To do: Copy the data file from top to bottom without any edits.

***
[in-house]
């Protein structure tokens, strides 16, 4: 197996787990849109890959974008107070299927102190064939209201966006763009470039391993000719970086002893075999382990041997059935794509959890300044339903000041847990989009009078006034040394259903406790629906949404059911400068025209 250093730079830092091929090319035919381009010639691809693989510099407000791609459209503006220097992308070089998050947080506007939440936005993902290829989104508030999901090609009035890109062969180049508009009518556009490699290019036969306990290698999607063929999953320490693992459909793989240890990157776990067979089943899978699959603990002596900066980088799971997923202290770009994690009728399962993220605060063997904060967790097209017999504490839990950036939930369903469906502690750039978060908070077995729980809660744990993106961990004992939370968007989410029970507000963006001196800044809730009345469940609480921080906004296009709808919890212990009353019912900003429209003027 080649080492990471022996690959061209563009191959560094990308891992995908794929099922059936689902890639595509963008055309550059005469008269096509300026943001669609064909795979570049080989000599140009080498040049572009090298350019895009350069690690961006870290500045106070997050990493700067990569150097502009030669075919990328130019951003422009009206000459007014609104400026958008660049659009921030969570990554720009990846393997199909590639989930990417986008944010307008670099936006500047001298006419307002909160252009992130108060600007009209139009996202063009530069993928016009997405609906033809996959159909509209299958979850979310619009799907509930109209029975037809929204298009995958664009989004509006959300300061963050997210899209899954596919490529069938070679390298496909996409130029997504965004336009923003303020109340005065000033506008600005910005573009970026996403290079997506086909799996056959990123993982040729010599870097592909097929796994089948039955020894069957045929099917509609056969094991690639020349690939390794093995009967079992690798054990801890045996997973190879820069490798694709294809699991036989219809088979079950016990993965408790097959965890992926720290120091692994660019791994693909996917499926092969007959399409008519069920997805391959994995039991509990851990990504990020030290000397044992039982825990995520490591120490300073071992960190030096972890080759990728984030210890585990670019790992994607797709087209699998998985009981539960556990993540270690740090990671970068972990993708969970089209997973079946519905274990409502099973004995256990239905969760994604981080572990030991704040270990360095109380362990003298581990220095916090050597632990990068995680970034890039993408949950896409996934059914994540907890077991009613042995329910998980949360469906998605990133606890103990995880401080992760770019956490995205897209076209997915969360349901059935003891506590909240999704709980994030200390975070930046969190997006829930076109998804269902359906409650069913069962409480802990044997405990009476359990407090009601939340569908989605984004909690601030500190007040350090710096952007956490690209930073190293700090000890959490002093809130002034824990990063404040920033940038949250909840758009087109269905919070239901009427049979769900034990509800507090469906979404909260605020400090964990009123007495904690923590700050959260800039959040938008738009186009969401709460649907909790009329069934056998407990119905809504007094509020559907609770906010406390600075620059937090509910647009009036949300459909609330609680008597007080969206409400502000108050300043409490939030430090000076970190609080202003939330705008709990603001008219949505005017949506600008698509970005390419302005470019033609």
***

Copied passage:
[in-house]
């Protein structure tokens, strides 16, 4: 197996787990849109890959974008107070299927102190064939209201966006763009470039391993000719970086002893075999382990041997059935794509959890300044339903000041847990989009009078006034040394259903406790629906949404059911400068025209 250093730079830092091929090319035919381009010639691809693989510099407000791609459209503006220097992308070089998050947080506007939440936005993902290829989104508030999901090609009035890109062969180049508009009518556009490699290019036969306990290698999607063929999953320490693992459909793989240890990157776990067979089943899978699959603990002596900066980088799971997923202290770009994690009728399962993220605060063997904060967790097209017999504490839990950036939930369903469906502690750039978060908070077995729980809660744990993106961990004992939370968007989410029970507000963006001196800044809730009345469940609480921080906004296009709808919890212990009353019912900003429209003027 080649080492990471022996690959061209563009191959560094990308891992995908794929099922059936689902890639595509963008055309550059005469008269096509300026943001669609064909795979570049080989000599140009080498040049572009090298350019895009350069690690961006870290500045106070997050990493700067990569150097502009030669075919990328130019951003422009009206000459007014609104400026958008660049659009921030969570990554720009990846393997199909590639989930990417986008944010307008670099936006500047001298006419307002909160252009992130108060600007009209139009996202063009530069993928016009997405609906033809996959159909509209299958979850979310619009799907509930109209029975037809929204298009995958664009989004509006959300300061963050997210899209899954596919490529069938070679390298496909996409130029997504965004336009923003303020109340005065000033506008600005910005573009970026996403290079997506086909799996056959990123993982040729010599870097592909097929796994089948039955020894069957045929099917509609056969094991690639020349690939390794093995009967079992690798054990801890045996997973190879820069490798694709294809699991036989219809088979079950016990993965408790097959965890992926720290120091692994660019791994693909996917499926092969007959399409008519069920997805391959994995039991509990851990990504990020030290000397044992039982825990995520490591120490300073071992960190030096972890080759990728984030210890585990670019790992994607797709087209699998998985009981539960556990993540270690740090990671970068972990993708969970089209997973079946519905274990409502099973004995256990239905969760994604981080572990030991704040270990360095109380362990003298581990220095916090050597632990990068995680970034890039993408949950896409996934059914994540907890077991009613042995329910998980949360469906998605990133606890103990995880401080992760770019956490995205897209076209997915969360349901059935003891506590909240999704709980994030200390975070930046969190997006829930076109998804269902359906409650069913069962409480802990044997405990009476359990407090009601939340569908989605984004909690601030500190007040350090710096952007956490690209930073190293700090000890959490002093809130002034824990990063404040920033940038949250909840758009087109269905919070239901009427049979769900034990509800507090469906979404909260605020400090964990009123007495904690923590700050959260800039959040938008738009186009969401709460649907909790009329069934056998407990119905809504007094509020559907609770906010406390600075620059937090509910647009009036949300459909609330609680008597007080969206409400502000108050300043409490939030430090000076970190609080202003939330705008709990603001008219949505005017949506600008698509970005390419302005470019033609």